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Thread: Best cogs

  1. #1
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    Best cogs

    I'm looking to pick up some new cogs and will probably go with either Endless, Niner or Surly. Endless is made in my home state (NC) and really light, but being aluminum, I'm wondering if they're as durable. I'm a big fan of Niner bikes and customer service. My Surly Singulator has been great so I'm guessing the cogs are good too and they're the cheapest out of the bunch.

  2. #2
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    I've only had experience with the Surly cogs and I definitely plan on getting them again if these ever wear down.

  3. #3
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    Surly sprockets are long-lasting and good value for money, as are On-One Groove Armada sprockets. I use Chris King (stainless).

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    I am a big fan of the Endless cogs. The are more concentric vs. other cogs that I have used. Concentricity helps on direct style single speeds because it reduces the tight/loose cycle that occurs in drive-train phases. Good customer service and the chance to get cogs that match your personal color scheme.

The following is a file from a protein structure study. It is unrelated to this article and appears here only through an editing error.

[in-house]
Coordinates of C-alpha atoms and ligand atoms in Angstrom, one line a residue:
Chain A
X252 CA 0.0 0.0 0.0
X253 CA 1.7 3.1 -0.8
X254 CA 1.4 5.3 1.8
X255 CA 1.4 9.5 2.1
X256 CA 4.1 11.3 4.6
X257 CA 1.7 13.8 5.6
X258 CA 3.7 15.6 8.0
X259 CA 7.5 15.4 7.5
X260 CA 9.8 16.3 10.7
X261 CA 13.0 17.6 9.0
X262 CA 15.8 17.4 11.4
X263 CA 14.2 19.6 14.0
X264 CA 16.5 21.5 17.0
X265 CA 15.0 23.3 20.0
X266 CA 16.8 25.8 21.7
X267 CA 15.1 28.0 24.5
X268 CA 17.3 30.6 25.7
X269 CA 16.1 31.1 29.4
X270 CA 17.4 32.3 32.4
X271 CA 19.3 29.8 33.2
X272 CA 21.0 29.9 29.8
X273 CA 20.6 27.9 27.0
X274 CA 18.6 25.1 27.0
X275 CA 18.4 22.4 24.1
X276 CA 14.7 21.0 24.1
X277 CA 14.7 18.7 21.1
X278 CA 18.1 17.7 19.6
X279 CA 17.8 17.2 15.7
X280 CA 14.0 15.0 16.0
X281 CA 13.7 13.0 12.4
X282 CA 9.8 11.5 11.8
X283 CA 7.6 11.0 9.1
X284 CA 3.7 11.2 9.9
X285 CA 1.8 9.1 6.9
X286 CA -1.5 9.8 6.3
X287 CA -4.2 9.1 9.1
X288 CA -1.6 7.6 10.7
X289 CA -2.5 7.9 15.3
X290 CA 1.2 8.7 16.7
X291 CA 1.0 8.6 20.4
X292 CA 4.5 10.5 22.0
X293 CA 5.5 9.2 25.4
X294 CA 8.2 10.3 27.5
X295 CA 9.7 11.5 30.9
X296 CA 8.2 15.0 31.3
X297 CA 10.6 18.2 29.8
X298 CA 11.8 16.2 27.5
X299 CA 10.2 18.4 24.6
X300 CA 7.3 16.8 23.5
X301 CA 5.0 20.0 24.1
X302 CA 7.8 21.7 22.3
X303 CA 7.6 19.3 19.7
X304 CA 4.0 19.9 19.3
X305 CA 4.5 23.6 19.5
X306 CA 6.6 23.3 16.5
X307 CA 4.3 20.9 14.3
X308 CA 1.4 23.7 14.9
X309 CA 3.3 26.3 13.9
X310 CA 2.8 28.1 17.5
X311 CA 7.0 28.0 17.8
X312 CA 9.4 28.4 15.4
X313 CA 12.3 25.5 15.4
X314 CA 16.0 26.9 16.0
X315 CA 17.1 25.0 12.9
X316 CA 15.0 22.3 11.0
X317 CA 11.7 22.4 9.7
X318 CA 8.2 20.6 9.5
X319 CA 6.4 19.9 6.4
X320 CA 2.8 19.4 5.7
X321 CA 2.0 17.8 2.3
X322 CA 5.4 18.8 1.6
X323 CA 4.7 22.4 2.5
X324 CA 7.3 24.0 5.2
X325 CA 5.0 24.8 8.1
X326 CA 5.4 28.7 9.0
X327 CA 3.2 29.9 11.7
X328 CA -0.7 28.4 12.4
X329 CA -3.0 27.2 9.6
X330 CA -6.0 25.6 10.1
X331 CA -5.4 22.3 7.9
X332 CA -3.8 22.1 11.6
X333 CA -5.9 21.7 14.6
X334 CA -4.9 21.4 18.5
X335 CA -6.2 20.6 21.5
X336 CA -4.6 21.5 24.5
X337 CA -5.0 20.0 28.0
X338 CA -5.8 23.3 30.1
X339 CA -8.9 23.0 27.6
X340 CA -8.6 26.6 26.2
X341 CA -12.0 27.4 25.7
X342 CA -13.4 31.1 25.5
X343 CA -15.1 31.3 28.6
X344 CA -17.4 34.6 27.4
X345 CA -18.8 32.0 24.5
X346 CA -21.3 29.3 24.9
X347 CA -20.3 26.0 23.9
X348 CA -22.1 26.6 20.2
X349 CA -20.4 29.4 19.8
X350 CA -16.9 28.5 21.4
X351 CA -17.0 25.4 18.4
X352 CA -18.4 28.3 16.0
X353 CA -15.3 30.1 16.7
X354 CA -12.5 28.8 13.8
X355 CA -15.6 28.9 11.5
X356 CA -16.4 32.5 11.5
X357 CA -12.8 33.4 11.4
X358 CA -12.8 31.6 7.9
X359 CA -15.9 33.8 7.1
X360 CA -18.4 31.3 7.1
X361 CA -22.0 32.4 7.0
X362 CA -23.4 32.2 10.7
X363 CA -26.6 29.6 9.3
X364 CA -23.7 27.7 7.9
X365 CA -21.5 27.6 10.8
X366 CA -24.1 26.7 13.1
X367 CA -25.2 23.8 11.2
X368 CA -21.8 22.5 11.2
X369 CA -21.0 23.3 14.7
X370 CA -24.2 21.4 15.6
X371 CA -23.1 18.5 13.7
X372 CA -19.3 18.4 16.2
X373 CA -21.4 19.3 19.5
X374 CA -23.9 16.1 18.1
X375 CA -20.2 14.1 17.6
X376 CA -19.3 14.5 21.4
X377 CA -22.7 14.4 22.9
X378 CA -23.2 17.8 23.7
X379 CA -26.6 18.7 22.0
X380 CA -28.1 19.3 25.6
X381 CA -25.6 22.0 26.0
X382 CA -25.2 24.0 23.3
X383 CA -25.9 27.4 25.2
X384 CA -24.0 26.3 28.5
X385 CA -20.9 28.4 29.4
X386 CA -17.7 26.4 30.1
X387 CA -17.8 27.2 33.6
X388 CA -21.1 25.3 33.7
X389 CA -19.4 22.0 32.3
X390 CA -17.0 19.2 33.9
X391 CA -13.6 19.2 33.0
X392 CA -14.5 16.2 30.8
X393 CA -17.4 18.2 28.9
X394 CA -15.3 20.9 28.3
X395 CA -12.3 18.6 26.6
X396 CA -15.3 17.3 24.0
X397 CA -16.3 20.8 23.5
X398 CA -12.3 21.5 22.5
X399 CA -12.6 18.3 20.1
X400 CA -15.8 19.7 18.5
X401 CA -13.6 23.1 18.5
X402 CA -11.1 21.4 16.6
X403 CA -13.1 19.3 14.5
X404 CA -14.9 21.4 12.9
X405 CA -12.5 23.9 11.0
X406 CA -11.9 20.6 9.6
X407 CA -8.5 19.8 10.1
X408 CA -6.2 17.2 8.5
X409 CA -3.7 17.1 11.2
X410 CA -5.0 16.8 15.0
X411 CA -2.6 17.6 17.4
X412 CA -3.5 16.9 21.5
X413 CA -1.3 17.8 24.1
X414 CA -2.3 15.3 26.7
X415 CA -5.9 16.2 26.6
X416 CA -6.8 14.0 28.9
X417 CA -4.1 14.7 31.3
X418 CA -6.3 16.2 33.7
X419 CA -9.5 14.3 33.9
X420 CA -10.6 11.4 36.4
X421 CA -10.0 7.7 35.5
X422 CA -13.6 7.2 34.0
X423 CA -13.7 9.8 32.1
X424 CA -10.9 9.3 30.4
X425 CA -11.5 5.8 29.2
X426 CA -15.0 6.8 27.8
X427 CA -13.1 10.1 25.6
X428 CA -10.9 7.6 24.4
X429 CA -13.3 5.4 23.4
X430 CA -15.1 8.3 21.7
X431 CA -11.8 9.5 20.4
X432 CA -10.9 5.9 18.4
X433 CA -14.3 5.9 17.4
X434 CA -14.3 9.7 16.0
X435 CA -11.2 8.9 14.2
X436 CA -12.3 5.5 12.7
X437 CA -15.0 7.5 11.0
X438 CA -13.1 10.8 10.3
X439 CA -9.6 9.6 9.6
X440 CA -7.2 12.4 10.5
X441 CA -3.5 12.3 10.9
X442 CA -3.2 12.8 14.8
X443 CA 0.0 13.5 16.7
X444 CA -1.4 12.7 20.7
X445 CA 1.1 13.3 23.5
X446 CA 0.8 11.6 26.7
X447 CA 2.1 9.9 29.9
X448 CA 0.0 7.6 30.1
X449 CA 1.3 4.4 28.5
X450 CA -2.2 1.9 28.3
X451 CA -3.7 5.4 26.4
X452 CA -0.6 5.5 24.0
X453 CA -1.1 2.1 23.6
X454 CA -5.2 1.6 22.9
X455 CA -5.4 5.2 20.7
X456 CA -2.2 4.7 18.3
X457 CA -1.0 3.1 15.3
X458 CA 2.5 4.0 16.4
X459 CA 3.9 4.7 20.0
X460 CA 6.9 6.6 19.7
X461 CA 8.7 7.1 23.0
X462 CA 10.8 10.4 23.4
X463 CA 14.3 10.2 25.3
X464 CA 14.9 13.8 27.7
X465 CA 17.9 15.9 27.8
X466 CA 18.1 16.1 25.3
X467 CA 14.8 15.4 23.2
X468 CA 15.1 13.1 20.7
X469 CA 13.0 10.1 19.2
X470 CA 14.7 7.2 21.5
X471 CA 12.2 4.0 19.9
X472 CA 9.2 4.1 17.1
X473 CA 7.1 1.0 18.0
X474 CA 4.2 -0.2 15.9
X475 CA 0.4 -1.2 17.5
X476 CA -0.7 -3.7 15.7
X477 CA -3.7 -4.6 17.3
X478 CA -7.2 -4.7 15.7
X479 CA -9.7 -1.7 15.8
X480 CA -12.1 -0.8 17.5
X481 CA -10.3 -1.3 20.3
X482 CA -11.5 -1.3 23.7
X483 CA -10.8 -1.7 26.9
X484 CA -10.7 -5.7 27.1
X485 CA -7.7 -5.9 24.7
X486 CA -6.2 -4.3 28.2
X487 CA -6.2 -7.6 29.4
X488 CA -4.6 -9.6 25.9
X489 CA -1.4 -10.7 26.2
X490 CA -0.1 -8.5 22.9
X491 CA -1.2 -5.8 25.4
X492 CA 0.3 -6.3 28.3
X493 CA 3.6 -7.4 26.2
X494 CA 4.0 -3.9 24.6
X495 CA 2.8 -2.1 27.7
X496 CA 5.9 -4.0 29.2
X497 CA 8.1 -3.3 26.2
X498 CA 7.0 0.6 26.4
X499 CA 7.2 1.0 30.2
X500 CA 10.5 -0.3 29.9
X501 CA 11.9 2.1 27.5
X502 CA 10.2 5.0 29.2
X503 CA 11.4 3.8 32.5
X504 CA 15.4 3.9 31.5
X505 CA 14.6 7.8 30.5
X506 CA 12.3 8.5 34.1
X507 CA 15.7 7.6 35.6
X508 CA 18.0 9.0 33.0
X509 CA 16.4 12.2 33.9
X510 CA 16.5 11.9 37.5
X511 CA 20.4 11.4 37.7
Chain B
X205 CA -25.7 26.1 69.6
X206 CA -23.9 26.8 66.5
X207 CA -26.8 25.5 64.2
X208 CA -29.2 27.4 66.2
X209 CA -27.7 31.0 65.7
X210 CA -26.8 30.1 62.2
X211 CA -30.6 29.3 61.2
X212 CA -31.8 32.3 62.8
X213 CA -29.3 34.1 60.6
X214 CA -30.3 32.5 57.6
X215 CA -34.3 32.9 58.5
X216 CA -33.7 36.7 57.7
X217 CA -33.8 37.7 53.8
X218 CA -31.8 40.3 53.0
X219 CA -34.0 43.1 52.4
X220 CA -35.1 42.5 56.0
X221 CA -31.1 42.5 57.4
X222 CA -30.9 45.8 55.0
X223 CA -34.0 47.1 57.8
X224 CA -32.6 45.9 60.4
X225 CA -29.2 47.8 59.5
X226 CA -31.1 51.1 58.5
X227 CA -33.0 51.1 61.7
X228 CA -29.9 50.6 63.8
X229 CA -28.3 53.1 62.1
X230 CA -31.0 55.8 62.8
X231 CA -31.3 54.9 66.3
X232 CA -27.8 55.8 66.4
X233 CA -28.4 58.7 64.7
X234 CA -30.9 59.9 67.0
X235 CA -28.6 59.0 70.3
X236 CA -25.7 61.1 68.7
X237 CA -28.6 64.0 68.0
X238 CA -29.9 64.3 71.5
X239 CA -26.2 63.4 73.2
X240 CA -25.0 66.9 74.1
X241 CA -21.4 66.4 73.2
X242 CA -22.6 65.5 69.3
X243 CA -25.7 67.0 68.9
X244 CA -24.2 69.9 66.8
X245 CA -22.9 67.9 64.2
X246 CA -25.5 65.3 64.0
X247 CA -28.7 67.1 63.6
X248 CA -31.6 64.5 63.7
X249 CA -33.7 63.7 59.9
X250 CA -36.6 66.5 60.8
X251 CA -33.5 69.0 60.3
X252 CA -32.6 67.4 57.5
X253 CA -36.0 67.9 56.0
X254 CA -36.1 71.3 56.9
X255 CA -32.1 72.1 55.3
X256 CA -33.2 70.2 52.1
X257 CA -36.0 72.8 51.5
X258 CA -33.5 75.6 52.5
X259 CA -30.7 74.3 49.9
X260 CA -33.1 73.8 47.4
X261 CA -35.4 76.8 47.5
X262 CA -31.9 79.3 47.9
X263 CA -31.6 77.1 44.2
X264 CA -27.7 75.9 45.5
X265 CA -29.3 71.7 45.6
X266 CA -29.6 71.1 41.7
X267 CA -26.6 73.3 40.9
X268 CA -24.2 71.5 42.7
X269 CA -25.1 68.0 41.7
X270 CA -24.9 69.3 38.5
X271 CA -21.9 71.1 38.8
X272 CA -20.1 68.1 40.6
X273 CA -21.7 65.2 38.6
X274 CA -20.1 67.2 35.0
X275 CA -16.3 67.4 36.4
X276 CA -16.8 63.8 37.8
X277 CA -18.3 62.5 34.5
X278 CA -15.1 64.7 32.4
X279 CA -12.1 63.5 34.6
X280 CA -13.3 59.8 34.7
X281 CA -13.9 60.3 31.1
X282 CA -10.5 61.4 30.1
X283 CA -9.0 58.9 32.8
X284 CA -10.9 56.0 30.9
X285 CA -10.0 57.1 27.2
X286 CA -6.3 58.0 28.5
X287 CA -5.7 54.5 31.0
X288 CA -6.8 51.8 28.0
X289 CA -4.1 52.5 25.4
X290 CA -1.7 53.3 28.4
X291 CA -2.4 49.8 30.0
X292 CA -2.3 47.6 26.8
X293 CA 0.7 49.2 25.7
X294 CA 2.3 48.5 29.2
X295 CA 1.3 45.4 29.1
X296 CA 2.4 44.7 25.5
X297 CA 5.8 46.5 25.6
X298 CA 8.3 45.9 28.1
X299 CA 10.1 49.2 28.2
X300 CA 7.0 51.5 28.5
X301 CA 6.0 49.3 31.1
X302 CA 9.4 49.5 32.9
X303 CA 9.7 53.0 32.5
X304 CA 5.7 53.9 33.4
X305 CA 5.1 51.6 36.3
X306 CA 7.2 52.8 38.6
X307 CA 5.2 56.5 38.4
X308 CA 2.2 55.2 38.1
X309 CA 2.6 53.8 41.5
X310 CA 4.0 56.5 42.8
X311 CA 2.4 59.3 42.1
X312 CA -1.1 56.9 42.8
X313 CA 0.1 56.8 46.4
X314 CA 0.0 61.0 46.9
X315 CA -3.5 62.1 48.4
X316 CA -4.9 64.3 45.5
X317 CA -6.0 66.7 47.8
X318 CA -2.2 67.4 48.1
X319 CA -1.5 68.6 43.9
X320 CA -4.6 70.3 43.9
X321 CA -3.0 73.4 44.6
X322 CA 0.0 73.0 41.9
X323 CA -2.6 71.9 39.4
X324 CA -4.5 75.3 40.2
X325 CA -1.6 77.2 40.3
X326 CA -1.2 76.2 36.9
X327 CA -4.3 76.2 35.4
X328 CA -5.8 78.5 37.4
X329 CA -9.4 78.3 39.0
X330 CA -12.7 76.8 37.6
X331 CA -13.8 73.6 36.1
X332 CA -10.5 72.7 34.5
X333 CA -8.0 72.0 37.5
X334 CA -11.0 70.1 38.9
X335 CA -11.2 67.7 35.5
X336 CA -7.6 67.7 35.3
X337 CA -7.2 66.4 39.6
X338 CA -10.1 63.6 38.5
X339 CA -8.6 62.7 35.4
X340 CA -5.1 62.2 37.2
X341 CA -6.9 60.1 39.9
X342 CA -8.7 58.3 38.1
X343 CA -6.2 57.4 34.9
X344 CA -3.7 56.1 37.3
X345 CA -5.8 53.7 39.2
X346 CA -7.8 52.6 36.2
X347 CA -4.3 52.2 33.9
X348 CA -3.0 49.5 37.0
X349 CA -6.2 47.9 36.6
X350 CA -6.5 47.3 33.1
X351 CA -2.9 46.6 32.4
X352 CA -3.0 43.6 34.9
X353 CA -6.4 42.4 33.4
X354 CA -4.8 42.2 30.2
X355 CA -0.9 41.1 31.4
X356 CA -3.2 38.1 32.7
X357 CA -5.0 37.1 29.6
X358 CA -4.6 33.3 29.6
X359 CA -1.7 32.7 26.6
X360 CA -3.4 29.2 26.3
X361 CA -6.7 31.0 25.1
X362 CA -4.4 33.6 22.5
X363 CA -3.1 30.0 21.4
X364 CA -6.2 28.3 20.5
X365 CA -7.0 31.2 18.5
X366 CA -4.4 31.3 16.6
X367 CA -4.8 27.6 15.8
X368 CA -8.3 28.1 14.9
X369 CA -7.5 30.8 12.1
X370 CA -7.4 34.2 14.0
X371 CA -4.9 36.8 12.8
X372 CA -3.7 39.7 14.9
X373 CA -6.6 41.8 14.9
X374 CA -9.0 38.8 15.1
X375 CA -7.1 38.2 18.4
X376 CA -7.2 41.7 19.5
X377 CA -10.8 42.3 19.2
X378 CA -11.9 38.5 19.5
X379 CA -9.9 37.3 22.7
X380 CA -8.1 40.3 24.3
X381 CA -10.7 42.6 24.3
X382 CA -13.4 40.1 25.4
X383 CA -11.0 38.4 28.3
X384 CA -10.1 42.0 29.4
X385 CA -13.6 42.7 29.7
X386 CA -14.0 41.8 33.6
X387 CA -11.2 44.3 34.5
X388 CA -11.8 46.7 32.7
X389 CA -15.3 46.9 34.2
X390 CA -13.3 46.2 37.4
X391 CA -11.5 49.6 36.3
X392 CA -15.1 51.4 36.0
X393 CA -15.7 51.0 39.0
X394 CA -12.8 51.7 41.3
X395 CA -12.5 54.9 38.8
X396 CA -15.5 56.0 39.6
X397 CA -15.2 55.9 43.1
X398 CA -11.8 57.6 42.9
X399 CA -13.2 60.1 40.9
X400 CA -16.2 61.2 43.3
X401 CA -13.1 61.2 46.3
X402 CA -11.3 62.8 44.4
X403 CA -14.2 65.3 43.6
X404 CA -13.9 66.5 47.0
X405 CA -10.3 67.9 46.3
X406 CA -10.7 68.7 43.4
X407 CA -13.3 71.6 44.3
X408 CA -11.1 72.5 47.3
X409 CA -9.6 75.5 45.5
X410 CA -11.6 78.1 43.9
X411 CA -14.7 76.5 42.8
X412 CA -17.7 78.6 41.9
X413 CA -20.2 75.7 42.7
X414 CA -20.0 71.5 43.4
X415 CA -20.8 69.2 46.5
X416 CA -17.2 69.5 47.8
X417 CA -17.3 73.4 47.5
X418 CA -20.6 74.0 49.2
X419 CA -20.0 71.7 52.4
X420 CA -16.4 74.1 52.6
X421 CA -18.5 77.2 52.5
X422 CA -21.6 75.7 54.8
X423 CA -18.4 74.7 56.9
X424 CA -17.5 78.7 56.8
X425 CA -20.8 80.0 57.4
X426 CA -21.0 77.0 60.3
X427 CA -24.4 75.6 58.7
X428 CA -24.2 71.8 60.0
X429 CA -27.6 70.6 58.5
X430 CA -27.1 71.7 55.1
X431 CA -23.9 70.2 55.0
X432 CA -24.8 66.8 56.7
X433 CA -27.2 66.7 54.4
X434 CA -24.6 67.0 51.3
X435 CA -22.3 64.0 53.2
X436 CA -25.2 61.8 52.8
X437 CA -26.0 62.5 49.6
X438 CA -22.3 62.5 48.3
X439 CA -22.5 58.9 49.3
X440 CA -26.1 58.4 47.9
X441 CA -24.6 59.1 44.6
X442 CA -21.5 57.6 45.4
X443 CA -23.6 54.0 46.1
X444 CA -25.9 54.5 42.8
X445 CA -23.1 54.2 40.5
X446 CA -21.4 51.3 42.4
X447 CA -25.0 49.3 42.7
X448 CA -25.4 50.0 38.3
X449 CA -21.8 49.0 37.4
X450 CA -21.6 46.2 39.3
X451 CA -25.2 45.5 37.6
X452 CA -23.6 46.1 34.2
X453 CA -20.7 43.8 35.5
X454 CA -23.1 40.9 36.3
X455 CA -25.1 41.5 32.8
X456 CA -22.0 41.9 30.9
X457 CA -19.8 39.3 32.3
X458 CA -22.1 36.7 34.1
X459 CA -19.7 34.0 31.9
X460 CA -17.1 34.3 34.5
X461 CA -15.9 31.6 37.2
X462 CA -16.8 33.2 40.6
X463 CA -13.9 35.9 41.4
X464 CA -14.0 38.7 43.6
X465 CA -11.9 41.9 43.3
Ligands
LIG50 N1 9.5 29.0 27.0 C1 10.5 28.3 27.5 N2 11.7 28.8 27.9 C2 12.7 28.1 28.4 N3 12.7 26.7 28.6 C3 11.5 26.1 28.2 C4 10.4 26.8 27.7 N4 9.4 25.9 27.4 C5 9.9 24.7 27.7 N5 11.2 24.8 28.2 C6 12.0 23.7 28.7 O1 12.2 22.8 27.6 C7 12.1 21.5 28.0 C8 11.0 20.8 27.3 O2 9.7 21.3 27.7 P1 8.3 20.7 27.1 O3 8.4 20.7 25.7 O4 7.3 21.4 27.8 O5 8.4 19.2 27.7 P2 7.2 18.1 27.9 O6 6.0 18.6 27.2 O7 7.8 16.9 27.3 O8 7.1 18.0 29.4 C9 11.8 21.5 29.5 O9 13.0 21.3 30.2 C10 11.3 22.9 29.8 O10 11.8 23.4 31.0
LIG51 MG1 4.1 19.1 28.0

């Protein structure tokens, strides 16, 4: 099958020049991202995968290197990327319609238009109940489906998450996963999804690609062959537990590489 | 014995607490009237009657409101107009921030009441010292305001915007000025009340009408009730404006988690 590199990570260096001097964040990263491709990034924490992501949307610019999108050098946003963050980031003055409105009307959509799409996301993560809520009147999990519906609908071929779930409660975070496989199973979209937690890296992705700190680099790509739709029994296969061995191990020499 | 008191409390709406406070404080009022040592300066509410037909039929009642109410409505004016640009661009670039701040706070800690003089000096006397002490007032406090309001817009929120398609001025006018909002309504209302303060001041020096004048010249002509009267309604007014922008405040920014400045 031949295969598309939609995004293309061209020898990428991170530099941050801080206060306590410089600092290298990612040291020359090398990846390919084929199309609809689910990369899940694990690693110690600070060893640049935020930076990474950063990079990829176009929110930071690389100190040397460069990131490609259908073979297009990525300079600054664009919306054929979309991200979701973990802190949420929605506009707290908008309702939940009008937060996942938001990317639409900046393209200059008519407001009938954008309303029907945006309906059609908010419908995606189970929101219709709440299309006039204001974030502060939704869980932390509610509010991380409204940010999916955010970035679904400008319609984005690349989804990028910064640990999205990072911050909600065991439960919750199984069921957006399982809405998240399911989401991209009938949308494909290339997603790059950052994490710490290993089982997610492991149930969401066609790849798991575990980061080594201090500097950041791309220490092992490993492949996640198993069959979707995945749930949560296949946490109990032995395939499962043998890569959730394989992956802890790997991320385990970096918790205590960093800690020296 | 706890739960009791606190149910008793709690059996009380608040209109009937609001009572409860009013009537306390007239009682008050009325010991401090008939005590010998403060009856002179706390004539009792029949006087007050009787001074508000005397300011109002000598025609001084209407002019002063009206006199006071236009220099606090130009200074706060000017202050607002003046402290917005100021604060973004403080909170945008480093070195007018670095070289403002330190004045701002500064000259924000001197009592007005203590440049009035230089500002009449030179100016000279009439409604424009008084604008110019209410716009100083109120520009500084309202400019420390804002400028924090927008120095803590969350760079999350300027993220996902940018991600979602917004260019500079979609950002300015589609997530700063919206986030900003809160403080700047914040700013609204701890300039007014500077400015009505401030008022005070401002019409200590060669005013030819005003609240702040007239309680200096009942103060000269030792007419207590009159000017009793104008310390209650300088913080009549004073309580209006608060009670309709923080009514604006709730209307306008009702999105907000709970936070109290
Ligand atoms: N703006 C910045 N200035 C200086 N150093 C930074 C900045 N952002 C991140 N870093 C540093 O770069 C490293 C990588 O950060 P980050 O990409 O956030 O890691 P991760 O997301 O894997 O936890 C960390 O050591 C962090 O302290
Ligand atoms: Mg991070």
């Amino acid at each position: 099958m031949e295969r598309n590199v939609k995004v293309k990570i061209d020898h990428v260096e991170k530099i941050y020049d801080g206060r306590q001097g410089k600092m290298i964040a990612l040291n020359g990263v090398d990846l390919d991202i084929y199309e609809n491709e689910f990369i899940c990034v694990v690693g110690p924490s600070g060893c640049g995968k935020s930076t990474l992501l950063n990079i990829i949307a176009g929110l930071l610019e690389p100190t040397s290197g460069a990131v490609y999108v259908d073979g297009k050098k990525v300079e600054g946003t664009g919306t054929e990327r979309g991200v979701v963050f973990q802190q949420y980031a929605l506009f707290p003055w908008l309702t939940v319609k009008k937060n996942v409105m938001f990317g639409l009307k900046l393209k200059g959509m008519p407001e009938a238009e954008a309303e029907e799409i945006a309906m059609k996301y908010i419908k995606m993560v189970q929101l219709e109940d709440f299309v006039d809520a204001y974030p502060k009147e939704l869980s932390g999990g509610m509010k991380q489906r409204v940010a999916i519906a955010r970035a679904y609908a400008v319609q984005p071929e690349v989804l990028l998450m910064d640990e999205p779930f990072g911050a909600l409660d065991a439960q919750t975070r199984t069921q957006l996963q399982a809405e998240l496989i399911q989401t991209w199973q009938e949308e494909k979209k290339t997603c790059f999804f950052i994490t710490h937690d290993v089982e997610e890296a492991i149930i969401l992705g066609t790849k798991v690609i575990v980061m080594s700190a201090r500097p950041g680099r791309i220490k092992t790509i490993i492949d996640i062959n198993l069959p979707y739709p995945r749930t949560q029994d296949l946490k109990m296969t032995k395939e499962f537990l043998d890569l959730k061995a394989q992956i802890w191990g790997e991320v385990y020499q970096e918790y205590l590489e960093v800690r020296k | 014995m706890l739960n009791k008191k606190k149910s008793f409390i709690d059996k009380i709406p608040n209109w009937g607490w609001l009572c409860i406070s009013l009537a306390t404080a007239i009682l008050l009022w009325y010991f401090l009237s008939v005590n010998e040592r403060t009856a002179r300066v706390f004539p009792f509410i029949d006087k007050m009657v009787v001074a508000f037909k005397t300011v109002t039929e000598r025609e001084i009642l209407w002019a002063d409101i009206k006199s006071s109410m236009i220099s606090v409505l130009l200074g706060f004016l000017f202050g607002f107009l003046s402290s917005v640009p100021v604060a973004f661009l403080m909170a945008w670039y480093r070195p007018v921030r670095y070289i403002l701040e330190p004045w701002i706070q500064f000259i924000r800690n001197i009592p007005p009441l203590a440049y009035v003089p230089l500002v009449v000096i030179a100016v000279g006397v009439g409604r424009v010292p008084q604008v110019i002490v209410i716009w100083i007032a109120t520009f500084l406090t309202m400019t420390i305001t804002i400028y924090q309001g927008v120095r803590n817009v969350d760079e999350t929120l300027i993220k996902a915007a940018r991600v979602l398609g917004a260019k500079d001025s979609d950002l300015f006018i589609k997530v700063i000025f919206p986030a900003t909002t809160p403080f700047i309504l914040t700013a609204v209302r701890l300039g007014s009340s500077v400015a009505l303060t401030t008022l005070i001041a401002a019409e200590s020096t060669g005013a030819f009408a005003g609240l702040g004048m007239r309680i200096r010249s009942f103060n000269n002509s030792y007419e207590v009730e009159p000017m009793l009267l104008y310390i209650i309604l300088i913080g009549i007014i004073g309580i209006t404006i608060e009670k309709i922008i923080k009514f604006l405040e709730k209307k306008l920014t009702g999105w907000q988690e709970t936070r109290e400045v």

5. #5
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    +1 For Endless cogs. They are great quality and last a long time.
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  6. #6
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    i run endless, chris king and surly, all great!!

    currently running the chris king, stainless for around 50 is a great deal

  7. #7
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    Can't go wrong with any of them. But if you have concerns about Aluminum's durability go steel, doubt is more likely to hurt you than a busted cog.

    I broke a tooth off an endless cog once (with the solid base I think this is about the extent of possible damage I could do to their cog without it being deliberate) and didn't notice it till I went to clean the chain some weeks/months later. I've acquired 3 more through various avenues since then and they've all been fine. Endless says they have a tight fit on some freehub bodies so make sure you're comfortable with a file if going that route
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  8. #8
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    Ive used king,on-one,surly,rennen,and I still prefer Endless over all of them.

  9. #9